phaedo full text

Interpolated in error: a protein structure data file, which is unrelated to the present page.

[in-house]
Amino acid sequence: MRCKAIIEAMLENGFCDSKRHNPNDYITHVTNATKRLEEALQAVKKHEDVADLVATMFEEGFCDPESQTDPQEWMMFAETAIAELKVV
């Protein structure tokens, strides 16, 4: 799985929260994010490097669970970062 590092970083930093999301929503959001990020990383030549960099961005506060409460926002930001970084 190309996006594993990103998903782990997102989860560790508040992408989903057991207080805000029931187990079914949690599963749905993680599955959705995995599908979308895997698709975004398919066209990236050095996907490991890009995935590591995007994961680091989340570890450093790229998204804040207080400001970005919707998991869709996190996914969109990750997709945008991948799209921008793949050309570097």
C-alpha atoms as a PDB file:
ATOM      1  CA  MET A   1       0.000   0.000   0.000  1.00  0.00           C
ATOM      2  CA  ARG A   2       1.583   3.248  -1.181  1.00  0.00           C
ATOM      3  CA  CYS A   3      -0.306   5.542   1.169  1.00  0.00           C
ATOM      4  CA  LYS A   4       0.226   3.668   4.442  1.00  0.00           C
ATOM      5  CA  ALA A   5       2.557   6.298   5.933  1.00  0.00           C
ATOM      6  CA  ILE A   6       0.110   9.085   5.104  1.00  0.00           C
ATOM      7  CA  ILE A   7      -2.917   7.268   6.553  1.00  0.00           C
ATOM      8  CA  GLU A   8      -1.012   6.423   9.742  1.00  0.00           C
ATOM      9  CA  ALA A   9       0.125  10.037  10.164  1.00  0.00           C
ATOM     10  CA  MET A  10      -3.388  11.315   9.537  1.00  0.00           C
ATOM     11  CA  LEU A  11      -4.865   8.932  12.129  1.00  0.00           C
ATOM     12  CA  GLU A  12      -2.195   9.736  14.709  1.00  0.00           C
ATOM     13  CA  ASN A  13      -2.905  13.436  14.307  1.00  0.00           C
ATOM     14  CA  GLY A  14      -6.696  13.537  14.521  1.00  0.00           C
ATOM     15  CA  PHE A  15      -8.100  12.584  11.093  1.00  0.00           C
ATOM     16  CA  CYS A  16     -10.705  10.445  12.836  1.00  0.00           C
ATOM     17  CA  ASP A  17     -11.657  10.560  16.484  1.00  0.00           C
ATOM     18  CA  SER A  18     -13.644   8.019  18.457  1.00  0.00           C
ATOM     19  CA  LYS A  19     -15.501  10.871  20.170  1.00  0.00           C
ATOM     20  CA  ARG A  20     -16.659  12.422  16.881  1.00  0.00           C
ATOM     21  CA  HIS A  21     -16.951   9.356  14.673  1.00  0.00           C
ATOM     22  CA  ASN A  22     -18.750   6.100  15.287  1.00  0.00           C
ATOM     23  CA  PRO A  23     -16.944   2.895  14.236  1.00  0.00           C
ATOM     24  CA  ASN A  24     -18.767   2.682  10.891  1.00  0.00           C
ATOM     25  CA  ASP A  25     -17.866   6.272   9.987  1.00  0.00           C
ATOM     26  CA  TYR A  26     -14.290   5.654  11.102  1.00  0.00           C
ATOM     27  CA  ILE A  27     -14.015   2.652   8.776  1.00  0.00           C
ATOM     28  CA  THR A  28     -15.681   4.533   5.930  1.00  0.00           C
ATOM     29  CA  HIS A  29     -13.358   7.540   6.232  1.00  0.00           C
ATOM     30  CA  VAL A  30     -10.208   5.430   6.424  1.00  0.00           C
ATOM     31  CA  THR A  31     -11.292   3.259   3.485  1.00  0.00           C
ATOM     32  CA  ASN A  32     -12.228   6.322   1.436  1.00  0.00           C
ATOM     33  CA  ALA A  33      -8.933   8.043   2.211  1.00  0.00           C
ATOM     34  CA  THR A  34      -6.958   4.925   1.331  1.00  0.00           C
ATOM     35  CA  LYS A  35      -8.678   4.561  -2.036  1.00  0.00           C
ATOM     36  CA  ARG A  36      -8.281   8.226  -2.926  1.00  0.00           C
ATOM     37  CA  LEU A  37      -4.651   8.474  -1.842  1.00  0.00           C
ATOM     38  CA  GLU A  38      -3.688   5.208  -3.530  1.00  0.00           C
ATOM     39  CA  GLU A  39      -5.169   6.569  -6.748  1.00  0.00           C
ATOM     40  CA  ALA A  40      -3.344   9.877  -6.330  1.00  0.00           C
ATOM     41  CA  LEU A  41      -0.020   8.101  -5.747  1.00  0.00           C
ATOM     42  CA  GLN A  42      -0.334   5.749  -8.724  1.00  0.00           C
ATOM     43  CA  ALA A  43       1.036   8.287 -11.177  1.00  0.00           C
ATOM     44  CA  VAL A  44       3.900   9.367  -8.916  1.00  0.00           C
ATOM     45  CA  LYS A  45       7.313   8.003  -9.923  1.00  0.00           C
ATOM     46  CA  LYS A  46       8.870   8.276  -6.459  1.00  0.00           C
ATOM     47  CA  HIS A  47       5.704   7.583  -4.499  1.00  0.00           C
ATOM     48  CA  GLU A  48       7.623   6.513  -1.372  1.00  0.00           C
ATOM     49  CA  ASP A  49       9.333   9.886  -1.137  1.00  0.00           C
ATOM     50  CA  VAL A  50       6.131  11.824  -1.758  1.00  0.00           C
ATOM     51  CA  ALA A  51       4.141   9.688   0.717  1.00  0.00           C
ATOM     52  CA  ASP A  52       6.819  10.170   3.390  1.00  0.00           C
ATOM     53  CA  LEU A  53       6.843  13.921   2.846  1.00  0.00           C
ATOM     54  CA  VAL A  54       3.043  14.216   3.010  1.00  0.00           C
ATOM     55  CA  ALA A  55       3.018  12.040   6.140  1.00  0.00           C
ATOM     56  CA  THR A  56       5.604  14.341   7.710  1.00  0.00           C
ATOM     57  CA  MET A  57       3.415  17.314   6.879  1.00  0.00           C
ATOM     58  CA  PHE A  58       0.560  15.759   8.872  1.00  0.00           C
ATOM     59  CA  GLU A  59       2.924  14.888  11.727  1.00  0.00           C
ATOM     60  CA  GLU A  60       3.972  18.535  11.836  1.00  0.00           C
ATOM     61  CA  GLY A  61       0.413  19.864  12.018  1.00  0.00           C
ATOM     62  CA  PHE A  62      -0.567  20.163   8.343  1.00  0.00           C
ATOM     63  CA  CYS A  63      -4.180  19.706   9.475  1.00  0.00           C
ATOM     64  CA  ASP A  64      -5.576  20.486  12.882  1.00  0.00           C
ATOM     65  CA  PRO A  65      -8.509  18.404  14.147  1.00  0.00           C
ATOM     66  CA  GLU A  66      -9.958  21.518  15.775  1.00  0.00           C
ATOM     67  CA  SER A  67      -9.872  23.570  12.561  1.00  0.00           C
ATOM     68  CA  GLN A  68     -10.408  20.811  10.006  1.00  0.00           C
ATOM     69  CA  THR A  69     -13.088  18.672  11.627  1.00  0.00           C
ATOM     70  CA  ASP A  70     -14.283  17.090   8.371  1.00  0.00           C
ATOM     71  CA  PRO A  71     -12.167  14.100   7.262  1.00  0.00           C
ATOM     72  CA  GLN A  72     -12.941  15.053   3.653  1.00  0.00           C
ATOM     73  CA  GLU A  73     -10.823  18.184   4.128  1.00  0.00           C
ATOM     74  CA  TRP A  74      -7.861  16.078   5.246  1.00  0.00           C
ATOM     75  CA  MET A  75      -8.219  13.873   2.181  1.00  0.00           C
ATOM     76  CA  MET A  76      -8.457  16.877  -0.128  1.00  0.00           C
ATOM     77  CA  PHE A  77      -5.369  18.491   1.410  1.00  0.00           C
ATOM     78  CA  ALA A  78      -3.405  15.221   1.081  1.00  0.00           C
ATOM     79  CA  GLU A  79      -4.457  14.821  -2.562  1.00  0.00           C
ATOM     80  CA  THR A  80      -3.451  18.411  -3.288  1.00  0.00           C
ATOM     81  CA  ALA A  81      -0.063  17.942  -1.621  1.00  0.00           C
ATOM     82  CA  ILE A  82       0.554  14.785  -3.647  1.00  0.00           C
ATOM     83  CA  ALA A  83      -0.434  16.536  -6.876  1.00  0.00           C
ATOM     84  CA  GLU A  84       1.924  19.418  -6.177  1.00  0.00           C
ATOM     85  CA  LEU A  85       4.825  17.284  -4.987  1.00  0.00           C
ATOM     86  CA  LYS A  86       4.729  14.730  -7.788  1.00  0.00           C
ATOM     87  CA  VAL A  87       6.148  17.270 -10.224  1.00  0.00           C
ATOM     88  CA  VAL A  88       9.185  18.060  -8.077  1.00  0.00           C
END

True. In any way that you like; but you must get hold of me, and take care that I do not run away from you. Phaedrus (Full Text) Plato. And if any one assails you there, you would not mind him, or answer him, until you had seen whether the consequences which follow agree with one another or not, and when you are further required to give an explanation of this principle, you would go on to assume a higher principle, and a higher, until you found a resting-place in the best of the higher; but you would not confuse the principle and the consequences in your reasoning, like the Eristics—at least if you wanted to discover real existence. And this is my first notion. I might compare him to a person who began by maintaining generally that mind is the cause of the actions of Socrates, but who, when he endeavoured to explain the causes of my several actions in detail, went on to show that I sit here because my body is made up of bones and muscles; and the bones, as he would say, are hard and have joints which divide them, and the muscles are elastic, and they cover the bones, which have also a covering or environment of flesh and skin which contains them; and as the bones are lifted at their joints by the contraction or relaxation of the muscles, I am able to bend my limbs, and this is why I am sitting here in a curved posture—that is what he would say, and he would have a similar explanation of my talking to you, which he would attribute to sound, and air, and hearing, and he would assign ten thousand other causes of the same sort, forgetting to mention the true cause, which is, that the Athenians have thought fit to condemn me, and accordingly I have thought it better and more right to remain here and undergo my sentence; for I am inclined to think that these muscles and bones of mine would have gone off long ago to Megara or Boeotia—by the dog they would, if they had been moved only by their own idea of what was best, and if I had not chosen the better and nobler part, instead of playing truant and running away, of enduring any punishment which the state inflicts. What followed? Or do or suffer anything other than they do or suffer? Or did you ever reach them with any other bodily sense?—and I speak not of these alone, but of absolute greatness, and health, and strength, and of the essence or true nature of everything. The full text is available online . Certainly, replied Simmias. However, this was the method which I adopted: I first assumed some principle which I judged to be the strongest, and then I affirmed as true whatever seemed to agree with this, whether relating to the cause or to anything else; and that which disagreed I regarded as untrue. Because they may be expected to pass into some gentle and social kind which is like their own, such as bees or wasps or ants, or back again into the form of man, and just and moderate men may be supposed to spring from them. On the previous days we had been in the habit of assembling early in the morning at the court in which the trial took place, and which is not far from the prison. But, O my friend, if this is true, there is great reason to hope that, going whither I go, when I have come to the end of my journey, I shall attain that which has been the pursuit of my life. Quite true, Socrates. And those who appear to have lived neither well nor ill, go to the river Acheron, and embarking in any vessels which they may find, are carried in them to the lake, and there they dwell and are purified of their evil deeds, and having suffered the penalty of the wrongs which they have done to others, they are absolved, and receive the rewards of their good deeds, each of them according to his deserts. Such are those thick and gloomy shadows damp And I cannot help thinking that if Aesop had remembered them, he would have made a fable about God trying to reconcile their strife, and how, when he could not, he fastened their heads together; and this is the reason why when one comes the other follows, as I know by my own experience now, when after the pain in my leg which was caused by the chain pleasure appears to succeed. What you say is most true, said Simmias and Cebes, both speaking at once. Also they have temples and sacred places in which the gods really dwell, and they hear their voices and receive their answers, and are conscious of them and hold converse with them, and they see the sun, moon, and stars as they truly are, and their other blessedness is of a piece with this. And in this universal opposition of all things, are there not also two intermediate processes which are ever going on, from one to the other opposite, and back again; where there is a greater and a less there is also an intermediate process of increase and diminution, and that which grows is said to wax, and that which decays to wane? But if he cannot prove the soul’s immortality, he who is about to die will always have reason to fear that when the body is disunited, the soul also may utterly perish. Socrates, Apollodorus, Simmias, Cebes, Crito and an Attendant of the Prison. and yet, if even they are inaccurate and indistinct, what is to be said of the other senses?—for you will allow that they are the best of them? Socrates looked at him and said: I return your good wishes, and will do as you bid. What was the reason of this? The Text which has been mostly followed in this Translation of Plato is the latest 8vo. Not so, if you will take my advice. Many a man has been willing to go to the world below animated by the hope of seeing there an earthly love, or wife, or son, and conversing with them. The man answered: We only prepare, Socrates, just so much as we deem enough. Such appears to be the case. Cope. And if any one maintains that the soul, being the harmony of the elements of the body, is first to perish in that which is called death, how shall we answer him? Full view only. True. Yes, Phaedo, he replied, and how melancholy, if there be such a thing as truth or certainty or possibility of knowledge—that a man should have lighted upon some argument or other which at first seemed true and then turned out to be false, and instead of blaming himself and his own want of wit, because he is annoyed, should at last be too glad to transfer the blame from himself to arguments in general: and for ever afterwards should hate and revile them, and lose truth and the knowledge of realities. 8 0 obj And that principle which repels the musical, or the just? And then he proceeds to ask of some one who is incredulous, whether a man lasts longer, or the coat which is in use and wear; and when he is answered that a man lasts far longer, thinks that he has thus certainly demonstrated the survival of the man, who is the more lasting, because the less lasting remains. Then raising the cup to his lips, quite readily and cheerfully he drank off the poison. It is told by Phaedo himself, a friend of Socrates who encounters Echecrates —a fellow philosopher—after having watched Socrates drink poison hemlock. And did he answer forcibly or feebly? Then we must have acquired the knowledge of equality at some previous time? Yes, he said, in a very great measure too. Although Socrates is the central character in Plato’s Phaedo, Simmias and Cebes introduce conflicting ideas from the Pythagorean tradition that are subjected to careful analysis. Rather say that we have not yet attained to soundness in ourselves, and that we must struggle manfully and do our best to gain health of mind—you and all other men having regard to the whole of your future life, and I myself in the prospect of death.